(CNN) The Navajo Nation enacted a 57-hour curfew over the holiday weekend in an effort to combat the spread of coronavirus among its more than 250,000 members.
As of Saturday, there were 698 confirmed cases of coronavirus, including 24 deaths, among members of the Navajo Nation living in New Mexico, Arizona and Utah, Navajo Nation President Jonathan Nez and Vice President Myron Lizer said in a news release.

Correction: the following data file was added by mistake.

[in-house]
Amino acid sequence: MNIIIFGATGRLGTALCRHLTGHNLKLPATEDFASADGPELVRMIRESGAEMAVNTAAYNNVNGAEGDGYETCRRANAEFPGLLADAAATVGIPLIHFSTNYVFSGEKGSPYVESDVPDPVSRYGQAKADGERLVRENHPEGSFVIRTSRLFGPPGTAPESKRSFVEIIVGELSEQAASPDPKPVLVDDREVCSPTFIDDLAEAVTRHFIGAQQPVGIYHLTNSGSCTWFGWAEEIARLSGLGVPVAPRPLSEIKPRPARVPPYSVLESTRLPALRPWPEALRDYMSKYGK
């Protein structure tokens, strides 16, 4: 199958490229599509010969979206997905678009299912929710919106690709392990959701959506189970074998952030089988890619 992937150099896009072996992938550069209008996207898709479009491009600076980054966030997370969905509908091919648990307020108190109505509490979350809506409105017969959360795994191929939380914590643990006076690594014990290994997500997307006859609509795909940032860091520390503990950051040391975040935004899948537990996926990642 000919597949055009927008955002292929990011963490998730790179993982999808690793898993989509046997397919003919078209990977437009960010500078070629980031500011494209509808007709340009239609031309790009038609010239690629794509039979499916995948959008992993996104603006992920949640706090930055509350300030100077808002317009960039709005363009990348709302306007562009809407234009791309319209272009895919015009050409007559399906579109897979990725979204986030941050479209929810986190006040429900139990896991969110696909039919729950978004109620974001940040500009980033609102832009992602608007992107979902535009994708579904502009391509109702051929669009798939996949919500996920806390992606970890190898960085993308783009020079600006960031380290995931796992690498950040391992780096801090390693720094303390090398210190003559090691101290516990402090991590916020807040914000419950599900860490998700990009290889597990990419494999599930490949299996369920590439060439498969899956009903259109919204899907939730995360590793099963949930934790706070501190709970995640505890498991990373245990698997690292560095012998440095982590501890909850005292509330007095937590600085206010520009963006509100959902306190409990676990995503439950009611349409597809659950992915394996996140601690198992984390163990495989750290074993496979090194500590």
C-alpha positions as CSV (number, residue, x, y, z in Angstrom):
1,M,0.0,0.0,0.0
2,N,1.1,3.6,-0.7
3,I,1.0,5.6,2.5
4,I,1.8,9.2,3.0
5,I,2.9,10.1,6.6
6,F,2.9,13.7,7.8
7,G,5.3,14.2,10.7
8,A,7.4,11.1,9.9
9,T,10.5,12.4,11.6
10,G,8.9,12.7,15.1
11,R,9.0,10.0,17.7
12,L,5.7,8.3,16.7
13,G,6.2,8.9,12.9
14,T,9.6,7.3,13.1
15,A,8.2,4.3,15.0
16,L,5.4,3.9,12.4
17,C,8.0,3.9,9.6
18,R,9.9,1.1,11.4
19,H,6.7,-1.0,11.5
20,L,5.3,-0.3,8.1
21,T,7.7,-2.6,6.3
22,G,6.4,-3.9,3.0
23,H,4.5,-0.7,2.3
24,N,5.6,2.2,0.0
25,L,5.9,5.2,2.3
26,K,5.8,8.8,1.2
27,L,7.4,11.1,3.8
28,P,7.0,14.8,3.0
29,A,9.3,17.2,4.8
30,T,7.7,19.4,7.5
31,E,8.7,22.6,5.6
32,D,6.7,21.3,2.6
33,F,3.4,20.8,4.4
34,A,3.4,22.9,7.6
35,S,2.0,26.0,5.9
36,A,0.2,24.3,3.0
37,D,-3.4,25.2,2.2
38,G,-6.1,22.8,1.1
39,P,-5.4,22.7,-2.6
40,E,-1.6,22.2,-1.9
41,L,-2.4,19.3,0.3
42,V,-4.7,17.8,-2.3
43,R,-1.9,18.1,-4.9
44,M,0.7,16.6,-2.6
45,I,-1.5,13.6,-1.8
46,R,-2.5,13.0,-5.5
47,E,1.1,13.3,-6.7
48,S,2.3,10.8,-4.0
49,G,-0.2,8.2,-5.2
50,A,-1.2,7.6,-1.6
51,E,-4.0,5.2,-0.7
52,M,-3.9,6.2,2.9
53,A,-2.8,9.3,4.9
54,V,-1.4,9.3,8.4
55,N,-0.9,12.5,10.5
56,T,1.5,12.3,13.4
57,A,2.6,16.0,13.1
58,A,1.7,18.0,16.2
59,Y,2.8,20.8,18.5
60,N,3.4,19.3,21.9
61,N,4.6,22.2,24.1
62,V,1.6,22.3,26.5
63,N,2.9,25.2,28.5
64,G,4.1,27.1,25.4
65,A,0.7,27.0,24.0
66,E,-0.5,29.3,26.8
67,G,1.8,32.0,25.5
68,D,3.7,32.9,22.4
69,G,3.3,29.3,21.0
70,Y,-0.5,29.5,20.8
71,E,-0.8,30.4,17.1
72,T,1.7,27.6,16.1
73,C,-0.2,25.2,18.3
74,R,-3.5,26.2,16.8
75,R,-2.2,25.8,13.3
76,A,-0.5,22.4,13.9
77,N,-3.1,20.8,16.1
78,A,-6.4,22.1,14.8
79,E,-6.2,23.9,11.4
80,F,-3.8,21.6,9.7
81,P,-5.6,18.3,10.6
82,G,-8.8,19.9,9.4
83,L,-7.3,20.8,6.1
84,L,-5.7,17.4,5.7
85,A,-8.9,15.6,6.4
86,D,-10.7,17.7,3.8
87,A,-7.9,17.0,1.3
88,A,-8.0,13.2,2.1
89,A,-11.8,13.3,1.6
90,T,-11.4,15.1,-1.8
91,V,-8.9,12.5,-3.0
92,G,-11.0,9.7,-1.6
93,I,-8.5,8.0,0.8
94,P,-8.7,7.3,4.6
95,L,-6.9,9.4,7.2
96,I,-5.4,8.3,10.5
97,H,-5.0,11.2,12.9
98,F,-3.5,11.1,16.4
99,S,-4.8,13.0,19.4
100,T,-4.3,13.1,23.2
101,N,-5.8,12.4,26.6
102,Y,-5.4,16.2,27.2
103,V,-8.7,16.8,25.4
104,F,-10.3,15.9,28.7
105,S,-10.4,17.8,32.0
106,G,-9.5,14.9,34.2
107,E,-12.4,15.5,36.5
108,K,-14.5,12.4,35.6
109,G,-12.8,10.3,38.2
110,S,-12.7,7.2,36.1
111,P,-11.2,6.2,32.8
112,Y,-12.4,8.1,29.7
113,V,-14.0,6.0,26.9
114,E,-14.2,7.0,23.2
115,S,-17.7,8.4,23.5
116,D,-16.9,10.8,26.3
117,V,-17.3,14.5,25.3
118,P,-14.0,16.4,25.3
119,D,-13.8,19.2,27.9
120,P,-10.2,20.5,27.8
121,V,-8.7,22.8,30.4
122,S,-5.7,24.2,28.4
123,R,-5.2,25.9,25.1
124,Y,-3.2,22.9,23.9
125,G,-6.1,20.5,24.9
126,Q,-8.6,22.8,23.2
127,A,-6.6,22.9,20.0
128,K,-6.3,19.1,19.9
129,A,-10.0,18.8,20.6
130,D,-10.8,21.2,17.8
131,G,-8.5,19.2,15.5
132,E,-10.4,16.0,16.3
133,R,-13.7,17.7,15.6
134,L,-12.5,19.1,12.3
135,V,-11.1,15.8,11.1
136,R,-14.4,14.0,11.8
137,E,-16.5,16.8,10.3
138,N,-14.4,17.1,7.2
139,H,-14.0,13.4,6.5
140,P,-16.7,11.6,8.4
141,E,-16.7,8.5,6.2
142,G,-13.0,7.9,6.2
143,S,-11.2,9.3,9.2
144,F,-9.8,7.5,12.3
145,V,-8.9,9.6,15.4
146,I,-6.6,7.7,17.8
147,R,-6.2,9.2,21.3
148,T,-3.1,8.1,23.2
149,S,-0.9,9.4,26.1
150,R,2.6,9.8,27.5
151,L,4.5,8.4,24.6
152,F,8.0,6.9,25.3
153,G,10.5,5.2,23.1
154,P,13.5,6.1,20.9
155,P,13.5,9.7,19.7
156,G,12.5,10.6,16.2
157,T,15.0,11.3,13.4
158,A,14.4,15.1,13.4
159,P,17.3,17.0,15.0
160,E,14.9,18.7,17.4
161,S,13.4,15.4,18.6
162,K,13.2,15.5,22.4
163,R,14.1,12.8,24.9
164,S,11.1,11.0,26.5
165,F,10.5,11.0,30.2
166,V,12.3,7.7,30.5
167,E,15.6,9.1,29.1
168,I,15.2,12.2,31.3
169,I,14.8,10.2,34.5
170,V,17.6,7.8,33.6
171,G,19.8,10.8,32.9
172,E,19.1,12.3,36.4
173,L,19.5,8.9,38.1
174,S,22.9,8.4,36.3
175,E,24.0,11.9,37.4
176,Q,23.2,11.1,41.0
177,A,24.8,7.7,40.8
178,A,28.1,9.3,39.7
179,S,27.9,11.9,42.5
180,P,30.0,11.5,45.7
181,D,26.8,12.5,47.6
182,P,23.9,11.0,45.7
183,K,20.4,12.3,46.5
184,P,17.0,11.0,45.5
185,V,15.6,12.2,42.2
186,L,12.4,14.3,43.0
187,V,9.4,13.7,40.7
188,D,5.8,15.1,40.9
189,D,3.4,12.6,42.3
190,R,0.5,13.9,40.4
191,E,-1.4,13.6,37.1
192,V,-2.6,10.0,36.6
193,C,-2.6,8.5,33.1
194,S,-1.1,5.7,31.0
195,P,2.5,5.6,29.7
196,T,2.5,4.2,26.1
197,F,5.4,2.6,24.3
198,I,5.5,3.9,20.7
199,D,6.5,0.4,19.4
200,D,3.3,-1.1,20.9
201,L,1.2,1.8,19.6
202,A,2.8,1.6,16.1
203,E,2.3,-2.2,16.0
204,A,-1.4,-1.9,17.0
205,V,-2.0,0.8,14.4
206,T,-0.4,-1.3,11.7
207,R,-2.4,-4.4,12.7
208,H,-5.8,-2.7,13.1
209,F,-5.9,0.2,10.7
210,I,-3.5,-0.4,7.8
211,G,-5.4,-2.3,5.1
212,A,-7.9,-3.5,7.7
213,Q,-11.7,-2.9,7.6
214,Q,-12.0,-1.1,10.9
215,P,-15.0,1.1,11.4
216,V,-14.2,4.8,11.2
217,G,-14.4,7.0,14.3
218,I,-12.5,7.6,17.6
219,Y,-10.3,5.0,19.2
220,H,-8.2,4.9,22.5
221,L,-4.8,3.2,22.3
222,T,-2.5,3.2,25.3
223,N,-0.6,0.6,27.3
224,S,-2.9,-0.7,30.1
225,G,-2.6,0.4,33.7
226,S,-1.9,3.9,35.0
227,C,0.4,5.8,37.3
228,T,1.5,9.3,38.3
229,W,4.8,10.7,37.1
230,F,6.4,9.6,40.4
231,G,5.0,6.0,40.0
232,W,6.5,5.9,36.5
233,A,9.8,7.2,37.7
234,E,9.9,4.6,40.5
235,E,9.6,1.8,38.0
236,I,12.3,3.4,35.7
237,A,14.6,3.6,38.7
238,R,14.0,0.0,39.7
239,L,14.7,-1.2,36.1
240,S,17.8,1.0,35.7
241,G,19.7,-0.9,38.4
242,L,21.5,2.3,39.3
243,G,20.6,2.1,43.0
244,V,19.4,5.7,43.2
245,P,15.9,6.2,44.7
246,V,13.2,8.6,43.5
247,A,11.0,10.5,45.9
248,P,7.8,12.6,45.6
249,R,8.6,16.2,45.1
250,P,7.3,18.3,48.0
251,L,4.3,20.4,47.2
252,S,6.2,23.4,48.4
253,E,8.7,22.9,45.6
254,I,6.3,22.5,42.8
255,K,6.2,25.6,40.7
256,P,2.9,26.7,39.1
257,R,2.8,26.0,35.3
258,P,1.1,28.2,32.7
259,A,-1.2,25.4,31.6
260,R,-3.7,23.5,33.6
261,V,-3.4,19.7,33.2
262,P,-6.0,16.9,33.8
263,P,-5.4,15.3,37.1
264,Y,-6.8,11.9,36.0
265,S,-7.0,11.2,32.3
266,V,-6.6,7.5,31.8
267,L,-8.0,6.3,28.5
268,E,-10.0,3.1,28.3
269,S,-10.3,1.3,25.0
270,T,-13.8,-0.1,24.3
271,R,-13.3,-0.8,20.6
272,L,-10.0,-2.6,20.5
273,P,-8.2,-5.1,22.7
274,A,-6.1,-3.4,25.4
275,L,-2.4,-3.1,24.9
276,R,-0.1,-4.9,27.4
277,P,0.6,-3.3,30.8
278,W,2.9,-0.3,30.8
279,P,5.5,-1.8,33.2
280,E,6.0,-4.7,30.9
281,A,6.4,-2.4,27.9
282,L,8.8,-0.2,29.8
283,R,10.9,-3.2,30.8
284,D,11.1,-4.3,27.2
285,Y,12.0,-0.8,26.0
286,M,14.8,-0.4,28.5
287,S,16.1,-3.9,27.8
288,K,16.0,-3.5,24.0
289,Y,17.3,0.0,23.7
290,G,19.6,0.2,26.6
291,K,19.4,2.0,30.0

apnews.com/article/technology-arizona-phoenix-coronavirus-pandemic-wi-fi-23a921f457ca55d8abd319e15f781b7d PINON, Arizona (AP) — One student runs 85 feet up a hill every morning, just to get a cellphone signal so he can call in his attendance. . . Then there’s the high school senior who spends six hours most days doing homework in a car next to a school bus turned Wi-Fi hotspot . . . Said one district superintendent: “We have some kids that we just don’t know where they are.” . . Here, on a reservation the size of West Virginia, the COVID-19 death rate has been higher than that of any U.S. state. . . More than 600 of the Navajo reservation’s 173,000 residents have died from COVID-19. Compare that rate of 347 for every 100,000 people to Maricopa County – Arizona’s largest – where the death rate is 86 per 100,000 people. . . Across the reservation, only a quarter of homes have broadband internet, and fewer than half even have a computer . . . Chris Ostgaard, superintendent of the Piñon district, said only about 50% of students have some form of internet connection . . . Ostgaard said enrollment across the three schools has decreased by about 100 kids from last year. Some, he said, have “disappeared, basically.”